You’ll be forgiven if you only pretend to know who Jack Anderson was. If you have a vague notion of a jowly reporter in baggy pants, well, you are probably ahead of the pack. Anderson was once read and revered by millions—in its heyday, his "Washington Merry-Go-Round" column ran in almost a thousand papers—but by the time Anderson retired in 2004, a year before he died, he was long past his days as a household name. Indeed, less than a decade after he’d won a Pulitzer Prize for his exposure of Nixon’s secret favoring of Pakistan during the India-Pakistan war of 1971, Anderson was ranked last for "accuracy and integrity" in a survey rating American columnists. By the mid-’90s, he’d lost his spot in the Washington Post and had slid from Good Morning America to Inside Edition. When Anderson finally pulled out of a documentary on the aftermath of the Exxon Valdez spill—a film that was to be partially funded by Exxon—the conflict of interest probably surprised only a few. At the turn of the twenty-first century, Jack Anderson was no longer a muckraking hero; he was a blustering pundit playing a caricature of himself on TV.
In retrospect, it’s easy to see that the germ of Anderson’s deterioration had been there all along. Working alongside Drew Pearson, the originator of the "Merry-Go-Round," Anderson had already proven to be relentless, fearless and more than a little ruthless by the time he inherited the column in 1969. Eleven years earlier, he’d broken the news that Eisenhower’s chief of staff, Sherman Adams, had accepted expensive gifts from Bernard Goldfine, a businessman then under investigation by the Federal Trade Commission. But soon after, Anderson was caught using an alias, trying to bug Goldfine’s room at a Washington hotel. Though embarrassed, and nearly indicted, Anderson later claimed his highly publicized mistake worked in his favor by assuring readers he was providing what he jovially called "keyhole evidence."
With glee, Anderson and Pearson dropped a bomb into the presidential campaign of 1960. Just two weeks before the election, their column exposed Howard Hughes’s $205,000 loan to Nixon’s brother Don. Their sources—stolen documents that had been an expensive purchase made by Kennedy aides—were left untouched by several more cautious journalists before they made it into the "Merry-Go-Round." With this scoop, a modus operandi was set: using unsavory methods and propelled by questionable motives, Anderson would, for the next fifteen years, bark, growl and bite at the Nixon administration. For a pit bull like Anderson, Nixon was a juicy bone.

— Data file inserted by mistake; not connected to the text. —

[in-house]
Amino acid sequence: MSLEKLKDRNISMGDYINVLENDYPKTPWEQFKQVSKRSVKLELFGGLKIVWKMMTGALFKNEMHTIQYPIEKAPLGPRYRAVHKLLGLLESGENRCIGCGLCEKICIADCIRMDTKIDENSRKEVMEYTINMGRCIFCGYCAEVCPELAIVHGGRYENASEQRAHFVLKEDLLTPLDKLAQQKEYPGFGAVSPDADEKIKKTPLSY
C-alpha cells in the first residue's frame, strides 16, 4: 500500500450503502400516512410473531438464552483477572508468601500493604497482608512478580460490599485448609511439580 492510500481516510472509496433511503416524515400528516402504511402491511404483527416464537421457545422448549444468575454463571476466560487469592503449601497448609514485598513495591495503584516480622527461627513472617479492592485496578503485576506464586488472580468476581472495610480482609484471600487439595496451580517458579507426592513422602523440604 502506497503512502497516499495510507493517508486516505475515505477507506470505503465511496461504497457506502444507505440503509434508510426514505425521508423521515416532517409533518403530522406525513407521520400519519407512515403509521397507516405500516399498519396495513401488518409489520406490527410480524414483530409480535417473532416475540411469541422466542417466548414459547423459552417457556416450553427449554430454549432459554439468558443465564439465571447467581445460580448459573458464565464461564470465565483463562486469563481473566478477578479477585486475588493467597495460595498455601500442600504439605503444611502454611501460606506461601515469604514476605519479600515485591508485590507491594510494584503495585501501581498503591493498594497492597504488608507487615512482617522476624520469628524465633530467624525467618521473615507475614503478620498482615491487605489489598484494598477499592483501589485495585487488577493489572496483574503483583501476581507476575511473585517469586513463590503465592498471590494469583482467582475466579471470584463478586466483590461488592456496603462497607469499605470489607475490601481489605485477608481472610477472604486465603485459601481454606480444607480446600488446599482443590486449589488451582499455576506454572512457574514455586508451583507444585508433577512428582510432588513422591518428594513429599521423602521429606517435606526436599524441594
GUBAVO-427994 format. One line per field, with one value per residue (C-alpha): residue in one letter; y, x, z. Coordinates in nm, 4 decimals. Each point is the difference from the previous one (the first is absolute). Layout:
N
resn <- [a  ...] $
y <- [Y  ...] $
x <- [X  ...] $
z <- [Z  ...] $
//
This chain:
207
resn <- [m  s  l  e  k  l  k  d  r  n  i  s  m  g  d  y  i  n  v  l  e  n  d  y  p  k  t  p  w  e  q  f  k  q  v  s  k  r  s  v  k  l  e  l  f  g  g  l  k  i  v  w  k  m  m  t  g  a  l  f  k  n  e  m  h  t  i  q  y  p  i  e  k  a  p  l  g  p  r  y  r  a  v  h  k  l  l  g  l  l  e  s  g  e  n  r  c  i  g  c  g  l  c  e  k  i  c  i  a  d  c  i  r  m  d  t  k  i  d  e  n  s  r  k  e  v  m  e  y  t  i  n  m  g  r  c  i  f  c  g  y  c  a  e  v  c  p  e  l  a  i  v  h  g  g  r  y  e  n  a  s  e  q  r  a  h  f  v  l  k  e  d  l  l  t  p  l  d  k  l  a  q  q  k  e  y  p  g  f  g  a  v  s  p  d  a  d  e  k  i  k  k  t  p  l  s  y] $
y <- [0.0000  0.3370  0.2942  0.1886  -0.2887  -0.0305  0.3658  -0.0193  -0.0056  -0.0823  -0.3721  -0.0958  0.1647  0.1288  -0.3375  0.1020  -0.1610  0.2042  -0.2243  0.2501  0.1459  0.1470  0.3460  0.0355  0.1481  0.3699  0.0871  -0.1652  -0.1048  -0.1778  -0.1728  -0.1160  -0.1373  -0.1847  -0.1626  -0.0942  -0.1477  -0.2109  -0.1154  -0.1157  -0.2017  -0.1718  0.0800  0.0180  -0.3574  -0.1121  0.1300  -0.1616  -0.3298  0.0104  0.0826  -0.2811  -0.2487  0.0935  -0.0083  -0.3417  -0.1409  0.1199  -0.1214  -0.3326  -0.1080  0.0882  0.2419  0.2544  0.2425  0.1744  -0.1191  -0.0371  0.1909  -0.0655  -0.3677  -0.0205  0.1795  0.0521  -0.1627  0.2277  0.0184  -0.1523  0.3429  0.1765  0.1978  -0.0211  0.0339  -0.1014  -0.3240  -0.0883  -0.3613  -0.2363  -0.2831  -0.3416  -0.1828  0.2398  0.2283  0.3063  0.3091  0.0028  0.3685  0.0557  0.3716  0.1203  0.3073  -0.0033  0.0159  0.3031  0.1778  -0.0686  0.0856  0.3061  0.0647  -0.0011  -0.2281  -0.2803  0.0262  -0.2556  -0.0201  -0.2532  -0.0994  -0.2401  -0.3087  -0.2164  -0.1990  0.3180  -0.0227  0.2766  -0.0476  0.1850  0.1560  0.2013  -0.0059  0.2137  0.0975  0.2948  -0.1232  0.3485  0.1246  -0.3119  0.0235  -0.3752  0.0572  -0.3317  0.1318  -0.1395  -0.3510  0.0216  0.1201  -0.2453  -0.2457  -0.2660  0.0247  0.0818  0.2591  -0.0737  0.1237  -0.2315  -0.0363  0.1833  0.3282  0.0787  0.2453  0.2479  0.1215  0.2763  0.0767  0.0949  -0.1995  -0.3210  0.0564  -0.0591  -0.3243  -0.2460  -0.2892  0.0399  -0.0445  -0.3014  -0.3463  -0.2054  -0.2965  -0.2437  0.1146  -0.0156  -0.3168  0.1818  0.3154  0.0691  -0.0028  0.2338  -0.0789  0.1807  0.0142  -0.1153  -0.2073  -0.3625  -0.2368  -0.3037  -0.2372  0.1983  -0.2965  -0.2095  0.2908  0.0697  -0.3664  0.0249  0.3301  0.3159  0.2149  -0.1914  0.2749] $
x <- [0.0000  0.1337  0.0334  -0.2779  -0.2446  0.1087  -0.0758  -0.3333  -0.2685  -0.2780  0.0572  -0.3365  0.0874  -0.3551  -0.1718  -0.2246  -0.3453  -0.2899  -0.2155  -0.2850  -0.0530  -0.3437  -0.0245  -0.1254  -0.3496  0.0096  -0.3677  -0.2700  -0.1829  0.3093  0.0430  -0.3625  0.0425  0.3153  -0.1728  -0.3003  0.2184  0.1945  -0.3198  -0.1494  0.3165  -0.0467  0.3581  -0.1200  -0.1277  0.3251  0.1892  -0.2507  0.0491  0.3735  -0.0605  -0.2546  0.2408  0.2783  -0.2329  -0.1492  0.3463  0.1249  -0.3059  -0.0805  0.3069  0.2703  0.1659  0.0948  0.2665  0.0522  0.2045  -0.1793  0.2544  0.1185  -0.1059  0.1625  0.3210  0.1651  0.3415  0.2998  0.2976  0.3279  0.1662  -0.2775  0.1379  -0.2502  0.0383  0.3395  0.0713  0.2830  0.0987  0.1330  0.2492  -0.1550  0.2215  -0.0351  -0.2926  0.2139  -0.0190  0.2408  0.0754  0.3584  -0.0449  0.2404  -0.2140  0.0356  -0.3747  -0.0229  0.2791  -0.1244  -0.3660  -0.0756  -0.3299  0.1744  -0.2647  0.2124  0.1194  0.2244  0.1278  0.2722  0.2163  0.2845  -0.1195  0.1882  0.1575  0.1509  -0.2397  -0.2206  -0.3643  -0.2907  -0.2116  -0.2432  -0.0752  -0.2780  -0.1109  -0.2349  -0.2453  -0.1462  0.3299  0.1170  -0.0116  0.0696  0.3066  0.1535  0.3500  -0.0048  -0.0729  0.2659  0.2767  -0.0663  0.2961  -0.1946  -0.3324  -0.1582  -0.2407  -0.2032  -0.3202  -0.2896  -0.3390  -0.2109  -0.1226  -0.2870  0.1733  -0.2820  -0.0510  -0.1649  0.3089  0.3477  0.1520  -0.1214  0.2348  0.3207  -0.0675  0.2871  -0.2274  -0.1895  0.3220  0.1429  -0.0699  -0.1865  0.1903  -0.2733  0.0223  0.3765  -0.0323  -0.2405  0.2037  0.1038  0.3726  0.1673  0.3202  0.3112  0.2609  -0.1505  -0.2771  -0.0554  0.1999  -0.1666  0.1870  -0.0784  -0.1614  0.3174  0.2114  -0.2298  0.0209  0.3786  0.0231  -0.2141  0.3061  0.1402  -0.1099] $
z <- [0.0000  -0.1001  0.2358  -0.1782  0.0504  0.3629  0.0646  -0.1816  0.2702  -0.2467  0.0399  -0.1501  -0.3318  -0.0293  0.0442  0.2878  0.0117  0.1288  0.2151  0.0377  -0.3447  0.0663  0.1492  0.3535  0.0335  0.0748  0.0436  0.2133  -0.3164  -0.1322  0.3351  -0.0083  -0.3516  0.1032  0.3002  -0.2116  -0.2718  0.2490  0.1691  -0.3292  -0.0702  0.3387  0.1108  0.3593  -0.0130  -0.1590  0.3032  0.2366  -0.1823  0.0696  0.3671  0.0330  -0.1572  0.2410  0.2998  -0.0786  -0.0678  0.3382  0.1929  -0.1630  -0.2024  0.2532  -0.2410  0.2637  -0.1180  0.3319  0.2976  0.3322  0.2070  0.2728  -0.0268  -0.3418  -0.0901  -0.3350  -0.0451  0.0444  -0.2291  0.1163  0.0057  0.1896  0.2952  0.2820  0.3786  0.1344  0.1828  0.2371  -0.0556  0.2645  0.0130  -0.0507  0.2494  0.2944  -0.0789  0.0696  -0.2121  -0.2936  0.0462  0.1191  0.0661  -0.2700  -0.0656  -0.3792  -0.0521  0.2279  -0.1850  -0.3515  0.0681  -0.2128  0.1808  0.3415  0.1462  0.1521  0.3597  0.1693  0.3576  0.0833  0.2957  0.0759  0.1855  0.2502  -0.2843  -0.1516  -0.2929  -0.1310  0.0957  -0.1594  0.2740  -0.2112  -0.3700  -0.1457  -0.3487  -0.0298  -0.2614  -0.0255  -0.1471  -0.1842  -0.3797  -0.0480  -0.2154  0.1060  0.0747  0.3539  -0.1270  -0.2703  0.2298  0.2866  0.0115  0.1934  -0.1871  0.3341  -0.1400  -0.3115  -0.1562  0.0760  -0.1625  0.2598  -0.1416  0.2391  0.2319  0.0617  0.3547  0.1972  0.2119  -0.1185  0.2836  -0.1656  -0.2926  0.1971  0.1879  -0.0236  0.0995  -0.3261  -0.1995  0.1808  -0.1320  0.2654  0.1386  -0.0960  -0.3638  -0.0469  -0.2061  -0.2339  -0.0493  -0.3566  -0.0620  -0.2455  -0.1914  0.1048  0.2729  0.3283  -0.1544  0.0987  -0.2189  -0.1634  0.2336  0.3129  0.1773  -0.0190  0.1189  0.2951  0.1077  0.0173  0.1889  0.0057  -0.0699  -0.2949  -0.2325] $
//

The two shared more than mutual animosity. Nixon and Anderson were both born in California, the sons of distant, religious fathers. Both moved to Washington in 1947. Both were charismatic, vociferously righteous and motivated by vendetta; and each used every dirty trick available to discredit the other. The struggle between them culminated in a Pulitzer for Anderson and, in the estimation of Mark Feldstein, author of Poisoning the Press, led Nixon straight to the doors of the Watergate building.
In Feldstein’s telling, the war between the Nixon White House and the "Merry-Go-Round" was part sophisticated public relations maneuvering, part frat house antic. Both Anderson and Nixon used the shadow of homosexuality to threaten, pressure and taint their enemies. When Nixon’s staff identified the anonymous source of Anderson’s classified information, Nixon directed investigators to find out if Anonymous and Anderson were "sexual up the ass." In an effort to "get" Herbert Hoover, Anderson and his "legmen" (no word of "leg women") followed the FBI chief to lunch with his handsome young deputy, Clyde Tolson. They staked out his home and went through his garbage. Unable to find direct evidence of an affair, Anderson made do with innuendo, reporting to readers that Hoover took heartburn medication and had secretly sought psychiatric help, and that he and Tolson, "both bachelors," had taken an expensive vacation together.